New map launched on company concessions in Indonesia

Activist group Greenpeace has painstakingly digitised paper maps and PDF files of company concession maps to produce what it says is the most updated land use map in Indonesia so far.

Environmental group Greenpeace on Tuesday launched a new mapping tool which it says offers the most comprehensive look at company concession maps, peatland boundaries and species habitats in Indonesia yet. 

Hundreds of fire hotspots have flared up in the archipelago nation in recent weeks, and the online tool - called Kepo Hutan, which loosely translates to Curious about Forests - lets the public track whether the fires are on palm oil, logging, wood fibre or coal mining concessions, and identify the companies who own the land.

Users can also check if the land in question is forest or peatland, or home to endangered tigers and orangutans, said Greenpeace. 

Peatland is a carbon-rich, water-logged soil found in many parts of Indonesia. It must be drained to make it suitable for plantation developments, but is extremely flammable when dry.

Teguh Surya, forest campaigner, Greenpeace Indonesia, said that Indonesia is still recovering from last year’s forest fires disaster which was driven in large part by reckless peatland draining and forest clearing for plantations.  

“Greenpeace is making this map data available today … to allow the public to prevent another crisis by monitoring fires in forests and peatlands.”

Identifying the company on whose land the fires are occurring is an important first step to holding companies accountable, as last year’s haze crisis has shown.

Not only did the Indonesian government arrest several people linked to colleagues responsible for the burning, but Singapore-based non-profit Singapore Environment Council also led a consumer boycott against Indonesian firm Asia Pulp and Paper, which was found to have many hotspots on its concessions. 

An unprecedented number of fires broke out in Indonesia last year, and the resulting smoke pollution caused almost 20 deaths and more than half a million people had respiratory illnesses linked to the haze. It also grounded flights and closed schools across much of the region, and cost the Indonesian government US$30 billion in losses.

At the height of the crisis in October, Indonesian President Joko Widodo announced plans to protect and restore vulnerable areas, such as enforcing a moratorium on deforestation, revoking development licenses on unused peatland, and rolling out One Map - a comprehensive national map of land use concessions  - to govern its forests.

But the transparency promised by the government “is still an urgent and unmet need”, said Surya.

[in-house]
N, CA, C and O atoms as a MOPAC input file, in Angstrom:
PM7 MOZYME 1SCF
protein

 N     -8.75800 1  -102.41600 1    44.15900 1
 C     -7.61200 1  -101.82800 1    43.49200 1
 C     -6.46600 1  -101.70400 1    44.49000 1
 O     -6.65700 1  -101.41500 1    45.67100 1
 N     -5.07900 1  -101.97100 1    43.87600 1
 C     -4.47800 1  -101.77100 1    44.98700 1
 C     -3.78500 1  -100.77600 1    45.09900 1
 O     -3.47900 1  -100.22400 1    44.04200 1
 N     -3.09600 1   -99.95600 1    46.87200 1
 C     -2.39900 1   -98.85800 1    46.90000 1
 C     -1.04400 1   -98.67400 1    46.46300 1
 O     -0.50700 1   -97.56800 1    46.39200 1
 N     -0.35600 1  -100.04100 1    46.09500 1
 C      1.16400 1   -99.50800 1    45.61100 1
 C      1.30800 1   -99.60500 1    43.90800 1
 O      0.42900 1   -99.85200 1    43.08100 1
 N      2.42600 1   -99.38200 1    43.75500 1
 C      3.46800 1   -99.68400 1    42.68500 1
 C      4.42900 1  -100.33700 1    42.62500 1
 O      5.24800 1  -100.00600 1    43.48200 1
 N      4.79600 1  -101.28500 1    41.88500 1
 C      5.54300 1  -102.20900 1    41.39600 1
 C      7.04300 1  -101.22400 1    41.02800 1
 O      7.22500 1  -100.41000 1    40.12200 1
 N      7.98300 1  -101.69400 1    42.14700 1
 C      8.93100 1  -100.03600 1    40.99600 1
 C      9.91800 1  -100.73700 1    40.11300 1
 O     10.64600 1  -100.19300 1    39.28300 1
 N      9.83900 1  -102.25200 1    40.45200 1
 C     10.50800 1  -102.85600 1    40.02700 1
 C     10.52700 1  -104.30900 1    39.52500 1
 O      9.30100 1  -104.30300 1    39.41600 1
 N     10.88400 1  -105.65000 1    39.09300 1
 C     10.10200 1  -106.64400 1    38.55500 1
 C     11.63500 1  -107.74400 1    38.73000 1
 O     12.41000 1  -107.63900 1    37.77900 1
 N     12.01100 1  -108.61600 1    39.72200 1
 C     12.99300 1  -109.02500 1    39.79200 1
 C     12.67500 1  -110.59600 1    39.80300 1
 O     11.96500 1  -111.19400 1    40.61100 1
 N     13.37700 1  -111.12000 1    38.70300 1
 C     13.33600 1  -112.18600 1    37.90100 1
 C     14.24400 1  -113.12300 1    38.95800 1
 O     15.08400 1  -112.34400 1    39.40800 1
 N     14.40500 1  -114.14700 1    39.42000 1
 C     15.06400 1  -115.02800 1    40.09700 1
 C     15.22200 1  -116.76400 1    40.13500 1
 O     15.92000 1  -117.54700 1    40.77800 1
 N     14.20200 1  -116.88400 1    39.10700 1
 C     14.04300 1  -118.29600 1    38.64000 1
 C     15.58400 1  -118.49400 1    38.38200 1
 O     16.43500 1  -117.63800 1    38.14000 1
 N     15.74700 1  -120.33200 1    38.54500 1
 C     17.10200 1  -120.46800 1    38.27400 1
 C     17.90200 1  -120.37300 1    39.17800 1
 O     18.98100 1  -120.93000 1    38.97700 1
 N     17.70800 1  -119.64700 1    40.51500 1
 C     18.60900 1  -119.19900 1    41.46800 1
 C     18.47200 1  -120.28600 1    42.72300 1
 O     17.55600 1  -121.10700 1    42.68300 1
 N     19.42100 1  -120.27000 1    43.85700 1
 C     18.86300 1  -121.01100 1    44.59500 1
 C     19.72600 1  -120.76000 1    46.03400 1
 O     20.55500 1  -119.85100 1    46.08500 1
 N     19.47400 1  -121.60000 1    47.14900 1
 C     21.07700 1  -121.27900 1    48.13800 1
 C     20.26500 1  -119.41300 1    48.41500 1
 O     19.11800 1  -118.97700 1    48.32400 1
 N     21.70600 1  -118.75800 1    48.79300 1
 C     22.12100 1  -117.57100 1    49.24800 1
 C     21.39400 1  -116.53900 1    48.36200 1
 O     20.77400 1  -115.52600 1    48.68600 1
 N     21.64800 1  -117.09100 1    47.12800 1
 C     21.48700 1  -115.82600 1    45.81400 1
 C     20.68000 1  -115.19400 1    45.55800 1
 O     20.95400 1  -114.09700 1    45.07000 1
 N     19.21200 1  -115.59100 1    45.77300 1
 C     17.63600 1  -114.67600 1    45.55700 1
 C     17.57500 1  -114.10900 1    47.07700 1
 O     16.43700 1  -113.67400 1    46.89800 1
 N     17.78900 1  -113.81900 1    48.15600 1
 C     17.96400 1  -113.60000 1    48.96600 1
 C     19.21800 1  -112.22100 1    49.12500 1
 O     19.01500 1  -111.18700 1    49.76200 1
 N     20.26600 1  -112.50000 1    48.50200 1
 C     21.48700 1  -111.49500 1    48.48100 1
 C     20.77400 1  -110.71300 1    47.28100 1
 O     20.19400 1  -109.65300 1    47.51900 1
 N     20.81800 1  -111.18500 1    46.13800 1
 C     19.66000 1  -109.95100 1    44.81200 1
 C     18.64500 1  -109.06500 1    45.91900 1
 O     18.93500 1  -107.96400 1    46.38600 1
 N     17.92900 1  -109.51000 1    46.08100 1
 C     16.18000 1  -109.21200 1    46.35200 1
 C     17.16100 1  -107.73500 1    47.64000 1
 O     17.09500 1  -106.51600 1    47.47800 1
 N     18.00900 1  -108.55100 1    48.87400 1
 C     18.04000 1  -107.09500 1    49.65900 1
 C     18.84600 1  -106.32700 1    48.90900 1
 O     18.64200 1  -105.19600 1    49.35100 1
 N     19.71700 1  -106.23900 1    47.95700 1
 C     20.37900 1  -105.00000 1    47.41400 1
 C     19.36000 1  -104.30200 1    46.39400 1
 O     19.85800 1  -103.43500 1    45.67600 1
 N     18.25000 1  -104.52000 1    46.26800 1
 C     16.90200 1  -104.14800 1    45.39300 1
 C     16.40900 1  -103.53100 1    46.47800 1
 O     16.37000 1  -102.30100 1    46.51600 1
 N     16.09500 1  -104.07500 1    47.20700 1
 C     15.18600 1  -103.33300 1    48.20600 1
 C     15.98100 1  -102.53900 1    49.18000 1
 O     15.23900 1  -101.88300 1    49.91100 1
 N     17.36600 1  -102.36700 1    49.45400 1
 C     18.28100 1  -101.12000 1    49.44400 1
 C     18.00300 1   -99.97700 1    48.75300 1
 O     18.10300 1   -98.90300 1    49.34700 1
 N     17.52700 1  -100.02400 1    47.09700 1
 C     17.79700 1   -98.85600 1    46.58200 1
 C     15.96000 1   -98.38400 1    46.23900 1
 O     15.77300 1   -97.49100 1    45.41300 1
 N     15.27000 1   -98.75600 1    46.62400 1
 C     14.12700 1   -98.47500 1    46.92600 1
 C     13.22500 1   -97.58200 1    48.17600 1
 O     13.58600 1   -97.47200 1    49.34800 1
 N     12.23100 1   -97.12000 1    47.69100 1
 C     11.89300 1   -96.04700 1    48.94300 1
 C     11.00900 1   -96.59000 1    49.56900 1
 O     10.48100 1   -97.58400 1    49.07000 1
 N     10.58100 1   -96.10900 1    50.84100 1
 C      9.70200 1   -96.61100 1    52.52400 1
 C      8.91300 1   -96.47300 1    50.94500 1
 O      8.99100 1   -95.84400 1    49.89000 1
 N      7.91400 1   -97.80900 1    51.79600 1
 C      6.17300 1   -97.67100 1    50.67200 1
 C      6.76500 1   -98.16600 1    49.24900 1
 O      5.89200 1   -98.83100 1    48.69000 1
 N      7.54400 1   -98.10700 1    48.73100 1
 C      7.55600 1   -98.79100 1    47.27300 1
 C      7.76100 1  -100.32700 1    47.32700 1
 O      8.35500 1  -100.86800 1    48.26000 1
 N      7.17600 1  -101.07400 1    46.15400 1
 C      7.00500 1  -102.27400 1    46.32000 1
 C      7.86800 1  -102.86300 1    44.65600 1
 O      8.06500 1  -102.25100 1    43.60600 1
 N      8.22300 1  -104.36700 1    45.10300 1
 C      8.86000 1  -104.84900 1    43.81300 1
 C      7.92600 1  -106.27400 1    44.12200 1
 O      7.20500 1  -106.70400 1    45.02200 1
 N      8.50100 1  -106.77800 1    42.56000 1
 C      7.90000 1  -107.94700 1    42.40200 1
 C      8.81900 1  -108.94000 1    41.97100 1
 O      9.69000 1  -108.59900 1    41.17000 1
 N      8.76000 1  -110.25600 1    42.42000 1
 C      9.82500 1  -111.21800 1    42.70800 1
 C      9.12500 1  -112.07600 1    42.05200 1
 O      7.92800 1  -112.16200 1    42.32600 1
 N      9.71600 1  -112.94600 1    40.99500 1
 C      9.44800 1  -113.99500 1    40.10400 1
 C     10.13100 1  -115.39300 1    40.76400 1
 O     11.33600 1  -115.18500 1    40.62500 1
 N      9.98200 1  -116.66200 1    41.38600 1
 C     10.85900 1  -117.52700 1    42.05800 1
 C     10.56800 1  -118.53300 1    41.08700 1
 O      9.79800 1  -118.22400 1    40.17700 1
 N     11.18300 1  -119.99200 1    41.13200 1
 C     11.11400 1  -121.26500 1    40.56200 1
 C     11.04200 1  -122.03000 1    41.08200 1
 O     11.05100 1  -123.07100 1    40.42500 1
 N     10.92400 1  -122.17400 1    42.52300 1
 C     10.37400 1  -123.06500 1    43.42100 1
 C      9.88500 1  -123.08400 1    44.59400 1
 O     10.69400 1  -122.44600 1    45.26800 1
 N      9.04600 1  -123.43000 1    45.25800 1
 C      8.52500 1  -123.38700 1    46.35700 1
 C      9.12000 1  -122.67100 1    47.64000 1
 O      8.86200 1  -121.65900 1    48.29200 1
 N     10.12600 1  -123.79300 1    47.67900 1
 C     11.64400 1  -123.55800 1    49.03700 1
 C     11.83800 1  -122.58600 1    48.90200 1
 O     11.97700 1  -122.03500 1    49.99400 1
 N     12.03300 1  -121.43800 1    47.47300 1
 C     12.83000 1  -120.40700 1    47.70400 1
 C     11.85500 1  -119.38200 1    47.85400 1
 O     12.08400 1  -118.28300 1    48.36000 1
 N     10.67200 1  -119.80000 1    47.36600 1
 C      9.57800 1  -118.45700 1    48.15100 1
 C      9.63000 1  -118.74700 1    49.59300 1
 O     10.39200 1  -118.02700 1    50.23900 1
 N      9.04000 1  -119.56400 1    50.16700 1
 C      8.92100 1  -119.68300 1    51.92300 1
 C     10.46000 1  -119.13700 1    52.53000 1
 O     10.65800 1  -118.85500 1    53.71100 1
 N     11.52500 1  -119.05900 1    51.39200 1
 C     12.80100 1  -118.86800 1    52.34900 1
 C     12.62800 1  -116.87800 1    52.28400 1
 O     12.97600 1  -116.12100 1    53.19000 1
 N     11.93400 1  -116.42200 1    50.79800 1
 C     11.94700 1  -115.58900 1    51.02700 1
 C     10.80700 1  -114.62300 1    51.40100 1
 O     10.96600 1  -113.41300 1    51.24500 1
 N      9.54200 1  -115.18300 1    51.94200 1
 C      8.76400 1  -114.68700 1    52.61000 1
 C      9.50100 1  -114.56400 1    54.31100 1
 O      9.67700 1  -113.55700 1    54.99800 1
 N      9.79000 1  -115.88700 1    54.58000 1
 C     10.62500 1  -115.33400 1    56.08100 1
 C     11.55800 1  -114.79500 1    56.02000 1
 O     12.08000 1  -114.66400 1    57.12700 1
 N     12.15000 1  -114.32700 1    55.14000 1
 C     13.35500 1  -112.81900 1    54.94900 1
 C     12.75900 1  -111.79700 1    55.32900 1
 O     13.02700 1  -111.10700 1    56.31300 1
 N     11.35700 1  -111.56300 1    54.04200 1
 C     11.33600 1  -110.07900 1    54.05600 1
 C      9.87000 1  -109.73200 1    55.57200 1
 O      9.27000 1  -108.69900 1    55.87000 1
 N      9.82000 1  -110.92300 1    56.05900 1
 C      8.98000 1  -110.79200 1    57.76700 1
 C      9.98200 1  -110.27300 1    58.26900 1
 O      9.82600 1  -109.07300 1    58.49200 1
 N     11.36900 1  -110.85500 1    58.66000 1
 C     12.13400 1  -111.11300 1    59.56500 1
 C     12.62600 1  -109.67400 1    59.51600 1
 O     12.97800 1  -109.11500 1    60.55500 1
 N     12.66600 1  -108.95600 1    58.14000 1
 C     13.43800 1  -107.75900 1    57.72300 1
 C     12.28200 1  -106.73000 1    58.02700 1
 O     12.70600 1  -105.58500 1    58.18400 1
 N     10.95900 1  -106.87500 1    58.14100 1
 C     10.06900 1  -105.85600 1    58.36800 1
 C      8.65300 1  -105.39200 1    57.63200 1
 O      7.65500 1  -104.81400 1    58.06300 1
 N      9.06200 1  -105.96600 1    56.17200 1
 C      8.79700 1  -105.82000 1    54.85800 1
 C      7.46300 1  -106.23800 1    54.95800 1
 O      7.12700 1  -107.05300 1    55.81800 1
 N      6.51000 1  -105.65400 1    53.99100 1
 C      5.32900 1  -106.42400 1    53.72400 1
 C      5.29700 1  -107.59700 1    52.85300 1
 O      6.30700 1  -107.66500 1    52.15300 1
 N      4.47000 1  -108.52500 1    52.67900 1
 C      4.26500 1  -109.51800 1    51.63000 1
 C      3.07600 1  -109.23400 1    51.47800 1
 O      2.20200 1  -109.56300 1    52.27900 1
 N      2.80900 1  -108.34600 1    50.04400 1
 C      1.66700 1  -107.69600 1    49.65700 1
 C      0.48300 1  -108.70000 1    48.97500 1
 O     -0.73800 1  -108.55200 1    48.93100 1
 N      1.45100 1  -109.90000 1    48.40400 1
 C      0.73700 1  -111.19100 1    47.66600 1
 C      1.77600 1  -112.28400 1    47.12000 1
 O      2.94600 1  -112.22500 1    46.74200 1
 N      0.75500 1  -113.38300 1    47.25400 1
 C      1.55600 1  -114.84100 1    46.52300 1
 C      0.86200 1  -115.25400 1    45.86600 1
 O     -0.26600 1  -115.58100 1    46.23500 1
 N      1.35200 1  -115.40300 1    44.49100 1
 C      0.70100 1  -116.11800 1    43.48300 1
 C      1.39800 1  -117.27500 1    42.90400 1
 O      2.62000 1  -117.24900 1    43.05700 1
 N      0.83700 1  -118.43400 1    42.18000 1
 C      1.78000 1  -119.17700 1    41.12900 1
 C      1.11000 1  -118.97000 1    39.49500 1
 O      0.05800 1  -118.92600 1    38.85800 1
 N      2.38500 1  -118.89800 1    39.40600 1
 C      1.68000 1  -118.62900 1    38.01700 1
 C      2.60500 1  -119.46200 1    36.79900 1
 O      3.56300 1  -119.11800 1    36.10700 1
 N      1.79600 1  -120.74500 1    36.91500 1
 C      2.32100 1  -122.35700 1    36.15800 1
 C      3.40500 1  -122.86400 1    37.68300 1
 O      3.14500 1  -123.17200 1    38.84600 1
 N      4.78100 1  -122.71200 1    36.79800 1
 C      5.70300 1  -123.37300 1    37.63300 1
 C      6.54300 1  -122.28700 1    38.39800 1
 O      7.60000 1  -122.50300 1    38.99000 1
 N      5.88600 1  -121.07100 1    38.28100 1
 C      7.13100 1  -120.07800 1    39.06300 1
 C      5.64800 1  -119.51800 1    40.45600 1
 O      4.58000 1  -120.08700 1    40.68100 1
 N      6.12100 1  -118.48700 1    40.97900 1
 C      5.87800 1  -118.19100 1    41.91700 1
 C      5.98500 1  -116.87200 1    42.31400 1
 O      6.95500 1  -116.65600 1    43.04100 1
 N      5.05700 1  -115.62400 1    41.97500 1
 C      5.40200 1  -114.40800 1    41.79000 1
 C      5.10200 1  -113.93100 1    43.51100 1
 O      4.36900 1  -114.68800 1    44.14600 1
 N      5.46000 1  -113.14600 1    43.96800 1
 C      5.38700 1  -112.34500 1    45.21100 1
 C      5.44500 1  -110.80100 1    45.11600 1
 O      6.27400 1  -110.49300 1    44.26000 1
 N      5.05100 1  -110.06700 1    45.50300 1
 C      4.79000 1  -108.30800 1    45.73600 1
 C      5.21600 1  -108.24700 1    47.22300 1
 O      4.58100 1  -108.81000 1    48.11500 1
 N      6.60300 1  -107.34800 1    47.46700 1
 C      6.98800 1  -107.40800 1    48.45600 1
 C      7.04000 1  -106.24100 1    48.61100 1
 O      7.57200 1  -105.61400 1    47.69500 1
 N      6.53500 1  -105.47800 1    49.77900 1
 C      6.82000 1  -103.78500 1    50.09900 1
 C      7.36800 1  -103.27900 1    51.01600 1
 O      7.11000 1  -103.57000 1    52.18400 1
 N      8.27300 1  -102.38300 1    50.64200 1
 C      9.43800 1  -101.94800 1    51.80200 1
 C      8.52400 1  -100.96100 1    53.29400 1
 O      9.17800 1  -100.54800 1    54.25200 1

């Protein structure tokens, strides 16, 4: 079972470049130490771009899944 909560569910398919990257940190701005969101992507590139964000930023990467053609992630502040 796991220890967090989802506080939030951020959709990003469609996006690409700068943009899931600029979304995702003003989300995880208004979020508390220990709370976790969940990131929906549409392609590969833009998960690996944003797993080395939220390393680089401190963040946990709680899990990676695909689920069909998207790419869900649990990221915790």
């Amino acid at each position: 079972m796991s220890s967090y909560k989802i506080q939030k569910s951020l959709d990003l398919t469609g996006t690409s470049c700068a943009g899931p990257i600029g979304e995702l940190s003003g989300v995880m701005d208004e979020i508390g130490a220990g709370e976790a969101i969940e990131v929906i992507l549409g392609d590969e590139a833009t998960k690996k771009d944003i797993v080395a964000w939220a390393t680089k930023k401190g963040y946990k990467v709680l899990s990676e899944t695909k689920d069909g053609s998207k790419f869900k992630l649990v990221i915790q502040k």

One Map is still an incomplete project, and the best available information on concession boundaries prior to Kepo Hutan was on Global Forest Watch (GFW) Fires, an online portal run by United States non-profit World Resources Institute.

But according to WRI, much of the information comes from an outdated 2011 database. 

As WRI Indonesia outreach officer said in an interview with Eco-Business last year: “We understand (this) is not the most accurate and up-to-date information, but it is currently the only data available to public on companies’ concessions”.

In an effort to fix this data gap, Greenpeace gathered information on land boundaries from multiple sources including paper maps and portable document format (PDF) files, and painstakingly converted them to a format called shapefiles, which are digital, scaleable, maps.

Researchers and green groups can download these shapefiles and conduct their own analysis, as can the general public.

A screengrab from the Kepo Hutan web portal by Greenpeace. Image: Greenpeace

Greenpeace integrated its own map files with GFW’s open-source mapping software, as well as with GFW data on fire hotspots, forest cover, peatland depth, deforestation occurrences, and animal habitats. 

The GFW tool also uses deforestation alerts issued by the Global Land Analysis and Discovery (GLAD) system developed by the University of Maryland and Google, which can identify deforestation in areas as small as two basketball courts - a much higher resolution than previous systems.

“We have done our best to gather in one place every map available,” said Surya.

“But public information on who controls our forests could and should be even better”, he noted, calling on the government to comply with formal requests to publish accurate and official concession maps. While the Greenpeace tool reveals company concessions, it does not include data on government-owned land. 

Failure to make this information available to Greenpeace and the public could result in an official complaint in the country’s Public Information Commission, he warned. 

Bambang Widjojanto, former deputy chief of Indonesia’s Corruption Eradication Commission, said at the launch of Kepo Hutan held in Jakarta that forest management efforts by the Indonesian government “remains far from fully transparent.”

“The public has the right to comprehensive geospatial information,” he said. “No-one should have to jump through legal hoops and wait months or years to gain access to scraps of vital data.”

“The government standard should be: all of the data, all of the time, available to all,” he added.

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